This Morning’s Dance: The Writing Process

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Everyone has a different writing process. Mine varies, but lately, I’ve developed something of a routine.

Melting snow (Photo credit: Neneonline)

Sometimes I use haikus to shake the debris from my brain and get it working.

It’s a melty day
The rain freshens my garden
Snow in the shadows

Actually, I use haikus a lot to shake the debris from my brain. And usually publish them on my Twitter feed. Which you should follow. Really.

After the morning haiku, I work on my daily dance (today’s dance, this morning’s dance), unless I was ahead of the game and finished it the night before. Which is rarely. So. Most mornings from roughly six to seven am I’m on the couch, drinking coffee and pounding out between 300 and 1000 words including a set of questions to stimulate thought and conversation. I rarely do a second draft, but as I transfer my writing to WordPress from Open Office, I usually give it a once over and edit for clarity.

Once the post is up, on weekdays I go to work, and on weekends I get ‘stuff done’, unless I don’t, in which case I’m still on that couch, or my easy chair, writing and reading and surfing the net.

I spend some time every day thinking about one of the two novels I’m working on (one a book about the effects of war on people at home, the other a bit of Austenalia about George and Lydia Wickham) or I do some outlining for the non-fiction I’m working on (one book that defines and helps people build happiness, the other a coping skills book). Sometimes I actually write something on one of those long form pieces. (ADHD, look at me!)

I use the snowflake method to help me stay on task on novel writing, and a version of it of my own design for non-fiction. But mostly, I think about writing long form. It requires a time commitment I rarely have.

So as I’m going about my days, I find ideas in corners and under seat cushions and covered in dust under the bed, and I brush them off and give them a good shine, do whatever research I need to do, and write them out. Sometimes I scrap them a paragraph or two in, but usually I can get a decent post out of them, somewhere (again) in the neighborhood of 300 to 1400 words, which seems to be my ‘natural’ idea length.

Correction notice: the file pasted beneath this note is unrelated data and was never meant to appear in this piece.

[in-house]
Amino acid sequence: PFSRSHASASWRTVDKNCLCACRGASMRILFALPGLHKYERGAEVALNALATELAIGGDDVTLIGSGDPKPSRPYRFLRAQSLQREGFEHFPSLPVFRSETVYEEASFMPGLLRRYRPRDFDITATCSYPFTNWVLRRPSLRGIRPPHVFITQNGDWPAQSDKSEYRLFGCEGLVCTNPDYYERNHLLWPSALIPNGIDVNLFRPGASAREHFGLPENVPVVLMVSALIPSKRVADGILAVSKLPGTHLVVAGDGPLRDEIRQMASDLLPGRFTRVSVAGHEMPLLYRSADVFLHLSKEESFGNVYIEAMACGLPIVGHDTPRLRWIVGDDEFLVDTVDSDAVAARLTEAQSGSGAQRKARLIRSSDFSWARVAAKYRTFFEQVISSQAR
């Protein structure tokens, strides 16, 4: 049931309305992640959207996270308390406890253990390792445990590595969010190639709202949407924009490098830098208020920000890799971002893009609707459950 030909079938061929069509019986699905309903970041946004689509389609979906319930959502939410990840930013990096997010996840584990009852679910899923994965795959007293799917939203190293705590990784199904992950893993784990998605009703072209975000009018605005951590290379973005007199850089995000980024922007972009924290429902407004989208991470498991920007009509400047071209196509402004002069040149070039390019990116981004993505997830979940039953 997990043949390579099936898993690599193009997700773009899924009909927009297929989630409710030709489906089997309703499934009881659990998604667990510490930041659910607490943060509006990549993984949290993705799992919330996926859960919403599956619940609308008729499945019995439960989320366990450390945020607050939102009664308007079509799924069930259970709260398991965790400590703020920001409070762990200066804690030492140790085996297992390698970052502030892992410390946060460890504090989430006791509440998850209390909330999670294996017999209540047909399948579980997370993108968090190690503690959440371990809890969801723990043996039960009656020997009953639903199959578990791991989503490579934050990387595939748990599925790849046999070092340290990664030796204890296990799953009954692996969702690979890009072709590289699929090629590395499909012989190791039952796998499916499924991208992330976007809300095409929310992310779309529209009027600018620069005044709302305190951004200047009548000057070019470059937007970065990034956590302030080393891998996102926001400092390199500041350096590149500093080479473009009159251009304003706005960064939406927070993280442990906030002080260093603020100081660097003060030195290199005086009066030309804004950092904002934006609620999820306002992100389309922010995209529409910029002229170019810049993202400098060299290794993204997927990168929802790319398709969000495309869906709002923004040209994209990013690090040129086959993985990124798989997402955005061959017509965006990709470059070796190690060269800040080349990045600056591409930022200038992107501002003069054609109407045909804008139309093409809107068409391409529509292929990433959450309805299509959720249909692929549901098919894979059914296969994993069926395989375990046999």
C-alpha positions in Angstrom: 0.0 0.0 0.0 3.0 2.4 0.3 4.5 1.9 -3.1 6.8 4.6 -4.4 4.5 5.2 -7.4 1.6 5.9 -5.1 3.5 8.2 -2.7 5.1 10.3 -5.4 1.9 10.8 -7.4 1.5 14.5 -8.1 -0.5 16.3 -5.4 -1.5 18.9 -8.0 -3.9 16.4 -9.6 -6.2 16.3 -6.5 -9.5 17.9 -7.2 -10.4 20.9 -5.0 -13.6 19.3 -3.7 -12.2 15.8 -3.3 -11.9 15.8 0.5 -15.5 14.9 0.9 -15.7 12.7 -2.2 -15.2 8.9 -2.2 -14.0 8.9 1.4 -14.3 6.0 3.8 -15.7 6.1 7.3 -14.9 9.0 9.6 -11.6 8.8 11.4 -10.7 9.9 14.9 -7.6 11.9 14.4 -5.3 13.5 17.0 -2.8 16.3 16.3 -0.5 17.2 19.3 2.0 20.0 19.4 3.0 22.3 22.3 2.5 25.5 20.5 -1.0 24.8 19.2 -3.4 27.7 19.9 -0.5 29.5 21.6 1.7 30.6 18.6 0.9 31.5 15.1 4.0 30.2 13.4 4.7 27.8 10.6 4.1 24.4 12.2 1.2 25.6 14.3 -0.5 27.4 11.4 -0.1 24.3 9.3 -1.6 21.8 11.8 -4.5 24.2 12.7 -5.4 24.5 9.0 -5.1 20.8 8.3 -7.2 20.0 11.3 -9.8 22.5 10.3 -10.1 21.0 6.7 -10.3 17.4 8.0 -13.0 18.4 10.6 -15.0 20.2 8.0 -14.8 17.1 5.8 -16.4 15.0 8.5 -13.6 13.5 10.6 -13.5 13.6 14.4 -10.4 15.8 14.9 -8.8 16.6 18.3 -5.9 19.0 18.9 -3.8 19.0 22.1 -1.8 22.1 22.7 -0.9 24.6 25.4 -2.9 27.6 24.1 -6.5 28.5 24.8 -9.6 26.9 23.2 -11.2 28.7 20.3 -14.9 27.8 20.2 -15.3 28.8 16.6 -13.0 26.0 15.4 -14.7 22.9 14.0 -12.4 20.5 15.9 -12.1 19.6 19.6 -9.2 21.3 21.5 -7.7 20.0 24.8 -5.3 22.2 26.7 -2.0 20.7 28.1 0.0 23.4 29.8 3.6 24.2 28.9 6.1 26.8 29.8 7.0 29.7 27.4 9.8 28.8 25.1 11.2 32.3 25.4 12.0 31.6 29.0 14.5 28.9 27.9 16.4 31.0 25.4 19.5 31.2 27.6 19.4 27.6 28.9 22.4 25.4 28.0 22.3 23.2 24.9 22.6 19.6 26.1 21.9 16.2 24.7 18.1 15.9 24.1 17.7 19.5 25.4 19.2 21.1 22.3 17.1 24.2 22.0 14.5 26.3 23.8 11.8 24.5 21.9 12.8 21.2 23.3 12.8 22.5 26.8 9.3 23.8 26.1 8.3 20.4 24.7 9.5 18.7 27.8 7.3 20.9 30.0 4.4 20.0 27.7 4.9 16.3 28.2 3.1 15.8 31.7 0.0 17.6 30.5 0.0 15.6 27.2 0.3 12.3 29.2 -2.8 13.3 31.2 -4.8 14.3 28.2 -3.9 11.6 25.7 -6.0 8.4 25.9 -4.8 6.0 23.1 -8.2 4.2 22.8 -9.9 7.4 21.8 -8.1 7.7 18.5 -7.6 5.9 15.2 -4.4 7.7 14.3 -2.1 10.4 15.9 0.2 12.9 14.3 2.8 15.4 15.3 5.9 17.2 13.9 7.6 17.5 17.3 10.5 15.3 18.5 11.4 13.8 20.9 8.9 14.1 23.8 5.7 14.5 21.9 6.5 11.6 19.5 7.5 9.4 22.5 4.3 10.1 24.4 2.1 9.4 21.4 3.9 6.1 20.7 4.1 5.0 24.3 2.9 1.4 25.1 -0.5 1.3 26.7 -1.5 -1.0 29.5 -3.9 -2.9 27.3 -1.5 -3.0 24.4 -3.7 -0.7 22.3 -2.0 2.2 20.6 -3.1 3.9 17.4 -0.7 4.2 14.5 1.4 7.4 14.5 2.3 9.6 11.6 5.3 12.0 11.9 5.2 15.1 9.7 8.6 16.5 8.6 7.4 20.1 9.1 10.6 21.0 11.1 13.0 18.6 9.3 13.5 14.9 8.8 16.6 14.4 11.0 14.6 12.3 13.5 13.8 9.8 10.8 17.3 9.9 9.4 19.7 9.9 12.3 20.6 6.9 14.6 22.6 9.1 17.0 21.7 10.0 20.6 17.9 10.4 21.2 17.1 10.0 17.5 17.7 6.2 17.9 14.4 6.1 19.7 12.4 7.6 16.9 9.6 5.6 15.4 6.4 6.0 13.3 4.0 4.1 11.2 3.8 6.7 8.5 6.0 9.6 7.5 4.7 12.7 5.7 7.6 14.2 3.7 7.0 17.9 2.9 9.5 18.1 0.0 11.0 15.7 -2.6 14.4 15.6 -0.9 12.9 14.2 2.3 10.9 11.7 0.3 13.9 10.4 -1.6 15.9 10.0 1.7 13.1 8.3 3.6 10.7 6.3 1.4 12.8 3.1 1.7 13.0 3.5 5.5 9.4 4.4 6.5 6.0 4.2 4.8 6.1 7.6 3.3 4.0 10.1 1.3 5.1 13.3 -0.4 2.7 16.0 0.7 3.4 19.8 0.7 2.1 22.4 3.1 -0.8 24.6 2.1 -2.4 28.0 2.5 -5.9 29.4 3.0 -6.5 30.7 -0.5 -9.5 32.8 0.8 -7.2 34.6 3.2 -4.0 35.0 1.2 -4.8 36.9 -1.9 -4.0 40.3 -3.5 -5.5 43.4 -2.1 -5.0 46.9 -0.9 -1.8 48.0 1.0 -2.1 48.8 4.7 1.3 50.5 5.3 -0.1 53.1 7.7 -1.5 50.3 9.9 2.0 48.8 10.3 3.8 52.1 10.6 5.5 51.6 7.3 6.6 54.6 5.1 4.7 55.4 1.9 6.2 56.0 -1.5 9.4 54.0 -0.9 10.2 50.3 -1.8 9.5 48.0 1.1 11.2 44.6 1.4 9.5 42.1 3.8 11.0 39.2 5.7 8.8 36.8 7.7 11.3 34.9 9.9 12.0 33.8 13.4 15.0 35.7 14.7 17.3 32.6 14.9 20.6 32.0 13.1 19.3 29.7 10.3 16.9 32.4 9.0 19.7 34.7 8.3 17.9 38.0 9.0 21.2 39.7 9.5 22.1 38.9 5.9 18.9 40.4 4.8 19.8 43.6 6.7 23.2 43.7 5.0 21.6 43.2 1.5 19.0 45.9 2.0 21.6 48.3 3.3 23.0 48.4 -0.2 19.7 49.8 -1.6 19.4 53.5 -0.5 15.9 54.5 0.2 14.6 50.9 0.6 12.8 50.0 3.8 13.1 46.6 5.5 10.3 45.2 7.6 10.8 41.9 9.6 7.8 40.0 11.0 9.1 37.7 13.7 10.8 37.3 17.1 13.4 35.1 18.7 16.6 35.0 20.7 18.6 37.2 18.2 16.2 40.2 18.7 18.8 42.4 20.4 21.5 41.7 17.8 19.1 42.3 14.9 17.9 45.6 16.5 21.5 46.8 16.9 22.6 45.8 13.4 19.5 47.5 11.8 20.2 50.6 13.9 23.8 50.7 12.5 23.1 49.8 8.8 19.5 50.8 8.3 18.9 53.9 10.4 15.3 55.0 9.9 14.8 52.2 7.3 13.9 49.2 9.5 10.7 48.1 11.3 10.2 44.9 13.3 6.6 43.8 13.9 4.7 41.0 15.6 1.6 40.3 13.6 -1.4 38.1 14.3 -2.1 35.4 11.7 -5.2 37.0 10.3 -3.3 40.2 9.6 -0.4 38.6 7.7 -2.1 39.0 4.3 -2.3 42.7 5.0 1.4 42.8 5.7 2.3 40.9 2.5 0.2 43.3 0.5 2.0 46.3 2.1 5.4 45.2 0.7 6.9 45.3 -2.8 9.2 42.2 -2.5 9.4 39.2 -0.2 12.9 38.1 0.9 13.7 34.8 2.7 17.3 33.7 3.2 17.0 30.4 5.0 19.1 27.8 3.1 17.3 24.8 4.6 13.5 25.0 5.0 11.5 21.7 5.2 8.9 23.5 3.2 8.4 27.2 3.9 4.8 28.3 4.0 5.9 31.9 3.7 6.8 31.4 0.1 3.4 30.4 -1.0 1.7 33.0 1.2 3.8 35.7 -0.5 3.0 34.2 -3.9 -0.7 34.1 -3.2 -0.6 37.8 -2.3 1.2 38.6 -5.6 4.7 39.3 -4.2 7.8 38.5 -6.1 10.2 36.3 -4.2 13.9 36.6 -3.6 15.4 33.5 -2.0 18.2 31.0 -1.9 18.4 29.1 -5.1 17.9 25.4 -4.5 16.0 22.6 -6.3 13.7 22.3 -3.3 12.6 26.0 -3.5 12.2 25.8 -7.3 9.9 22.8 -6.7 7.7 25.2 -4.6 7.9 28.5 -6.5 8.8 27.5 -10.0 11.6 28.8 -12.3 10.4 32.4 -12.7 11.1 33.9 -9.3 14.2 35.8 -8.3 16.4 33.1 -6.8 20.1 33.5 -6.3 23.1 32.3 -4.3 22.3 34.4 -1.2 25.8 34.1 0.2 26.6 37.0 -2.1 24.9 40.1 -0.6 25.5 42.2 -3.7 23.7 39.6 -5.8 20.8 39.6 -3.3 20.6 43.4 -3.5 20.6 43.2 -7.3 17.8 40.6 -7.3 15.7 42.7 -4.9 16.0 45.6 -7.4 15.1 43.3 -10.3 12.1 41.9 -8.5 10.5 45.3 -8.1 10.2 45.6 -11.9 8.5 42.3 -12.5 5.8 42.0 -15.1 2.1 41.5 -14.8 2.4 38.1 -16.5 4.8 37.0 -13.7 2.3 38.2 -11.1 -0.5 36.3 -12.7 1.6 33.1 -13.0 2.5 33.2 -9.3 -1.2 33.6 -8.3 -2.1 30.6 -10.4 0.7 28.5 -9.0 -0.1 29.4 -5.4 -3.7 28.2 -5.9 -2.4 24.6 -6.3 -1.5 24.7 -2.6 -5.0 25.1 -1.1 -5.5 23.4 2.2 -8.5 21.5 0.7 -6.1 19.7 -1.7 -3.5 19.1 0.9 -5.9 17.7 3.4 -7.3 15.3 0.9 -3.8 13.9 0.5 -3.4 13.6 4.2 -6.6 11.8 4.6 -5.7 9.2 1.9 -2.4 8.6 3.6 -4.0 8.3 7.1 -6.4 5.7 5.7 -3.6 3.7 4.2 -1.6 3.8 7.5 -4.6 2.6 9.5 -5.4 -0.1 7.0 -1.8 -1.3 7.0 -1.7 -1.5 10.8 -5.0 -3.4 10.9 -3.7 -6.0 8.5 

I write for a market (that’s you) of intelligent, curious people, mostly left of center, mostly interested in ways to make their own lives and the world a bit better while being entertained. I strive for honesty, compassion, a bit of fiery outrage now and again, fun, and ‘something useful’ to people. That gives me a huge dance floor to work on.

I wasn’t born knowing how to pound out one or two short to medium length articles a day. I wasn’t even born knowing how to write a haiku. It took practice, lots of it, day after day and year after year, which is why I’m determined to conquer ‘long form’ writing, because I know I can.

I utilize sets of work/rest periods when I have to balance my obligations. Depending on the circumstances, they can be 20/10 (work minutes/rest minutes) 45/15, or some completely different number. When I rest, I rest completely, or play, and feel that it enhances my creativity and drive.

Today’s dance explores how you approach the creative process in writing, no matter the writing form:

  • Do you write (something) on a (nearly) daily basis for business or pleasure? If so, what?
  • What forms of writing do you most frequently engage in?
  • How would you characterize your writing skills in these areas? Where are you ‘good’? What could you stand to improve?
  • How do your time management skills impact your writing? Your organizational skills? Your research skills?
  • Do you have a regular routine, do you rely on inspiration, or is it a combination?
  • What form of writing would you most like to be better at? Why? What have you done to attempt to improve your writing?
  • What motivates your writing? Creativity? Necessity? Something else?
  • Do you keep a journal? How does that relate (if at all) to writing for other reasons?
  • What form of writing continually frustrates you and or challenges you? What form of writing is simply pure joy for you?
  • What routines do you have around your writing? Do you have writing music? Writing food? A writing place? A candle or other scent? Do you write with others around, or in privacy?
  • Does your writing get in the way of other things in your life? Do other things in your life get in the way of your writing?

As always, this is to spark thought and conversation, and you are invited to share widely with friends and family. See you later today with (blush) a political post in honor of women.

  • Making Your Writing Process More Efficient: A Guest Post by Author Anna Staniszewski (
  • Bet You Didn’t Know! (
  • Why writing in a notebook still matters (
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